Sorry if you’re well aware of these, but points 3 and 4 sound like the following topics may be interesting for you: For 3, cluelessness and the recent 80k interview with Hilary Greaves that touches on the topic. For 4, Shapley values or cooperative game theory in general. You can find more discussions of it on the EA Forum (e.g., by Nuno), and I also have a post on it, but it’s a couple years old, so I don’t know anymore if it’s worth your time to read. ^.^'

Are there any other pro athlete aspiring EAs?

I’d like to keep up-to-date on what you’re doing. I don’t have chance getting anywhere close to an interesting level anymore in the sport that I do (climbing, mostly bouldering), but I might occasionally meet those who do. (No worries, I can be tactful. ^^)

AMA: Owen Cotton-Barratt, RSP Director

I’ve thought a bit about this for personal reasons, and I found Scott Alexander’s take on it to be enlightening.

I see a tension between the following two arguments that I find plausible:

  1. Some people run into health issues due to a vegan diet despite correct supplementation. In most cases it’s probably because of incorrect or absent supplementation, but probably not in all. This could mean that a highly productive EA doing highly important work may cease to be as productive with a small probability. Since they’ve probably been doing extremely valuable work, this decrease in output may be worse than the suffering they would’ve inflicted if they had [eaten some beef and had some milk](https://impartial-priorities.org/direct-suffering-caused-by-various-animal-foods.html). So they should at least eat a bit of beef and drink a bit of milk to reduce that risk. (These foods may increase other risks – but let’s assume for the moment that the person can make that tradeoff correctly for themselves.)
  2. There is currently in our society a strong moral norm against stealing. We want to live in a society that has a strong norm against stealing. So whenever we steal – be it to donate the money to a place where it has much greater marginal utility than with its owner – we erode, in expectation, the norm against stealing a bit. People have to invest more into locks, safes, guards, and fences. People can’t just offer couchsurfing anymore. This increase in anomie (roughly, lack of trust and cohesion) may be small in expectation but has a vast expected societal effect. Hence we should be very careful about eroding valuable societal norms, and, conversely, we should also take care to foster new valuable societal norms or at least not stand in the way of them emerging.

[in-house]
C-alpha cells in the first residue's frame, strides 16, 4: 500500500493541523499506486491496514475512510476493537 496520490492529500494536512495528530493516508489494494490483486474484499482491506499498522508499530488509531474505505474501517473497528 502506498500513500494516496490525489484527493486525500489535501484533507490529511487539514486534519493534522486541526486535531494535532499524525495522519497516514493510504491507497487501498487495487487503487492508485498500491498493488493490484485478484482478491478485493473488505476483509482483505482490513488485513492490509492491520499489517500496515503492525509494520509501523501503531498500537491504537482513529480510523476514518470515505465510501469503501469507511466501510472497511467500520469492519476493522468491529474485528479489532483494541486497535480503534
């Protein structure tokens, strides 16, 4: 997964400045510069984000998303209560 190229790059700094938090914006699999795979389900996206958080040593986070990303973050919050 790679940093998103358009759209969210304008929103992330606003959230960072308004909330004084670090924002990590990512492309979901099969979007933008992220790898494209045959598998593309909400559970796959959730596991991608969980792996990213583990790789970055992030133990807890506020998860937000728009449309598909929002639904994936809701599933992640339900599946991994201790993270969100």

I see a bit of a Laffer curve here (like an upside-down U) where upholding societal rules that are completely unheard of has little effect, and violating societal rules that are extremely well established has little effect again (except that you go to prison). The middle section is much more interesting, and this is where I generally advise to tread softly. (But I’m also against stealing.)

Because the way I resolve this tension for me is to assess whether in my immediate environment – the people who are most likely to be directly influenced by me – a norm is potentially about to emerge. If that is the case, and I approve of the norm, I try to always uphold that norm to at least an above average level.

                                                                                           

Well, and then there are a few more random caveats:

  1. As the norm not to harm other animals for food becomes stronger, it’ll be less socially awkward for people (outside vegan circles) to eat vegan food. Social effects were (last time I checked) still the second most common reason for vegan recidivism.
  2. As the norm not to harm other animals for food becomes stronger, more effort will be put into providing properly fortified food to make supplementation automatic.
  3. Eroding a budding social norm because it comes at a cost to one’s own goals seems like the sort of freeriding that I think the EA community needs to be very careful about. In some cases the conflict is only due to lacking idealization of preferences or only between instrumental rather than terminal goals or the others would defect against us in any case, but we don’t know any of this to be the case here. The first comes down to unanswered questions of population ethics, the second to the exact tradeoffs between animal suffering and health risks for a particular person, and the third to how likely animal rights activists are to badmouth AI safety, priorities research, etc. – probably rarely.
  4. Being vegan among EAs, young, educated people, and other disproportionately antispeciesist groups may be more important than being vegan in a community of hunters.